Within the party, the disillusionment with Turnbull’s leadership is palpable, even from loyal cabinet supporters. The common lament is that no alternative exists; many MPs feel they are stuck in a dismal quandary of their own making. But survival instincts will ­always kick in. And while few want to admit it, Abbott looms as a temptation. Peter Dutton is often floated as an Abbott protege but why go for the copy when the original is sitting behind him, rehearsing his attack lines?

The full text is well worth reading and reflecting on his conclusion that  “Liberals are desperate to see their leader resolve a political dilemma, win a battle or frame a debate”.

Energy Policy

Almost behind the scenes, reports here in Australia of increased opposition and/or serious questioning have occurred in regard to policies directed at reducing emissions of CO2 and increasing the usage of renewable as sources of power. These reports mainly reflect the increases in power prices which have resulted from the adoption by our governments of high-cost policies designed to reduce emissions of CO2 and the realisation that the US government and its agencies such as the Environment Protection Authority are increasingly adopting sceptical attitudes about the dangerous warming thesis. The report today that the head of the US’s EPA, Scott Pruitt, will visit Australia, and the earlier report that the major sceptical US think-tank, the Heartland Institute, has become a major advisor to the government on climate change, send a signal that the Turnbull government should bring forward its review of climate policy from the currently scheduled end of year (this review is supposedly separate from the government’s response to the report by Chief Scientist Finkel). A report today by the US Vice-President also apparently confirmed the US withdrawal of the US government from the Paris Accord.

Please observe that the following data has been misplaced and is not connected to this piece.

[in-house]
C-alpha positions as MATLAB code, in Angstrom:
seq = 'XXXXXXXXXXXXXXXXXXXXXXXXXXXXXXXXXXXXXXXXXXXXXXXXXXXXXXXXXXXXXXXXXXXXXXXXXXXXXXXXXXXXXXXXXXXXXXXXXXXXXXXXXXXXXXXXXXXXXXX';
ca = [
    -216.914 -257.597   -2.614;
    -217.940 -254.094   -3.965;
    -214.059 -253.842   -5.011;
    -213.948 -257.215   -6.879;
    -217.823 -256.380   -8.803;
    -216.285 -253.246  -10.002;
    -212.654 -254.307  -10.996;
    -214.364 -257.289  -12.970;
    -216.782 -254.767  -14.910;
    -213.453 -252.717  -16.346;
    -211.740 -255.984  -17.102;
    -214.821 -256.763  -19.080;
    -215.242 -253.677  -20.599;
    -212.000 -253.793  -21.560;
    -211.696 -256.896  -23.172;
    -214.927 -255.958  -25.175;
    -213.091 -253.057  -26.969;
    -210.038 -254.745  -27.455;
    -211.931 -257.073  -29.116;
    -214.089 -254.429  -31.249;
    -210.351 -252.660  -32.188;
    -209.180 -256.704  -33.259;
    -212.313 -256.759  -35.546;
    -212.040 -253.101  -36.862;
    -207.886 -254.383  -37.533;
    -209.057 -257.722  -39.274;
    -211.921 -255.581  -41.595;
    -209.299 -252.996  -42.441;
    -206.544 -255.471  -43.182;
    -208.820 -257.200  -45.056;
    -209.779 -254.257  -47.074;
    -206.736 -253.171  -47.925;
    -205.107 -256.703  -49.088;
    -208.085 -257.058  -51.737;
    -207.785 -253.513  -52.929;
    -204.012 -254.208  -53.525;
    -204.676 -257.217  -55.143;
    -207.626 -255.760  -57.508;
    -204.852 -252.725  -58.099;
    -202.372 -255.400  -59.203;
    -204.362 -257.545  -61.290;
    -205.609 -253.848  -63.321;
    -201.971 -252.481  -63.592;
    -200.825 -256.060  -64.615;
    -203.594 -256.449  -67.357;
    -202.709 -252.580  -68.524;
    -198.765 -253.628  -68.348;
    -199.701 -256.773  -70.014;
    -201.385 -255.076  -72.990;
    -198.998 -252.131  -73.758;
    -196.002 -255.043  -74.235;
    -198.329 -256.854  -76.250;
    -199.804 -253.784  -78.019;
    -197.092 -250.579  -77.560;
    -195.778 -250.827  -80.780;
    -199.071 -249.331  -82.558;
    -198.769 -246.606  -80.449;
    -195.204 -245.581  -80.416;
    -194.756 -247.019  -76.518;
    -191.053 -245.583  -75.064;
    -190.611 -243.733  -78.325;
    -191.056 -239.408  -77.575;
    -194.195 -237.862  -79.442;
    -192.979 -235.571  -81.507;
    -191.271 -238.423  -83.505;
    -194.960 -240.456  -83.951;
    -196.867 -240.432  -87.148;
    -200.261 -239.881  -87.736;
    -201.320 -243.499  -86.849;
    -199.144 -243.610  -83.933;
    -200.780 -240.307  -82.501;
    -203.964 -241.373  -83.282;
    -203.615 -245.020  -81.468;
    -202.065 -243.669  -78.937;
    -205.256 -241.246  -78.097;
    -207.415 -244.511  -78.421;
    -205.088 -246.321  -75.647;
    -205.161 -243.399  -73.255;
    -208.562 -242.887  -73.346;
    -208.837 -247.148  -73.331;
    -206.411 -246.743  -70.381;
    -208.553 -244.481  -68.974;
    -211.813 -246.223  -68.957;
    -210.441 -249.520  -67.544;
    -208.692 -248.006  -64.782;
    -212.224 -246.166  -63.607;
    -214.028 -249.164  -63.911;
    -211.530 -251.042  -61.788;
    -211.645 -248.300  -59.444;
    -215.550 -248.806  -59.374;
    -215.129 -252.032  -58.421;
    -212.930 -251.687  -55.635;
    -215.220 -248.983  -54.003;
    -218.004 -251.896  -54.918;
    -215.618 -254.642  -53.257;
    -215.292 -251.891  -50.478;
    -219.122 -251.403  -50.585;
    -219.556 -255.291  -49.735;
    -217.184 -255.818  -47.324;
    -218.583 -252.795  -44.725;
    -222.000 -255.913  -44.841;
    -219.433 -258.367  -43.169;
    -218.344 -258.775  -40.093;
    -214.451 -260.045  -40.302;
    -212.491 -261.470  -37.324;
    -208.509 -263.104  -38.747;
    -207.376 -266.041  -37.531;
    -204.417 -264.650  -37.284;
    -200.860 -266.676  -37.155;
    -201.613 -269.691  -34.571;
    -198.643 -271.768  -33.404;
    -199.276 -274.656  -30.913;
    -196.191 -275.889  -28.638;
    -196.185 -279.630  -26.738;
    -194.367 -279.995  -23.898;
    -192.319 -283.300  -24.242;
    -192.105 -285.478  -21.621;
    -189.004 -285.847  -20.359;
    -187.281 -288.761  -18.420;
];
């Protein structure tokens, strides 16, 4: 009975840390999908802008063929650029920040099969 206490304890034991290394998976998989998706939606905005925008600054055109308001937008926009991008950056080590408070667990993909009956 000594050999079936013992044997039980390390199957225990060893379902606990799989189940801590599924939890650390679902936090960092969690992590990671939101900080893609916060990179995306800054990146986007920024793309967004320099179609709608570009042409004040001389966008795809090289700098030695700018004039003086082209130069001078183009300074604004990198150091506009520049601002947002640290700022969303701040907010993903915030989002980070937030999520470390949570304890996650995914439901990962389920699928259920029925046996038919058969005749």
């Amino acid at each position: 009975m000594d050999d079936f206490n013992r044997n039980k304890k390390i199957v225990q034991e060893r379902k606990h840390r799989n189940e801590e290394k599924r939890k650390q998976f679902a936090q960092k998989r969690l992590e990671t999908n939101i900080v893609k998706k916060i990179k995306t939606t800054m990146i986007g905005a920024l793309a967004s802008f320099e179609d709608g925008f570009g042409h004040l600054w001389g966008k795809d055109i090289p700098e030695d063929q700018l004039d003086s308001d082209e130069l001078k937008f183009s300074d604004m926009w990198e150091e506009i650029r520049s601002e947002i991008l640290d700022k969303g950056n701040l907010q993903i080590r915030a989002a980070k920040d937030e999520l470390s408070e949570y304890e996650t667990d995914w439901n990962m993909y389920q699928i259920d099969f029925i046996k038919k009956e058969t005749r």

The sceptics here in Australia even include some sections of the business community, including our biggest coal miner Glencore whose senior executive has called for the abolition of renewable energy targets. His company’s coal goes mainly overseas and our emissions reduction policies have little effect on it.

An array of experienced meteorologists has also suddenly been publicly recognised as having identified apparent errors in the official records of temperatures (in reality, the accuracy of these records was challenged some time ago). These apparent errors have included the failure to record “low” temperatures. This has forced the Bureau of Meteorology to review its technology and with the review supposedly involving the participation of two independent external experts.  But the failure of previous and on-going reviews to detect deficiencies, and the failure of government ministers to pursue the issue, suggests that the restoration of public confidence in the BOM requires the involvement of well-recognised independent experts, such as the former head of BOM National Climate Centre, William Kininmonth. Environment Minister Frydenberg should ensure that the independents are genuine.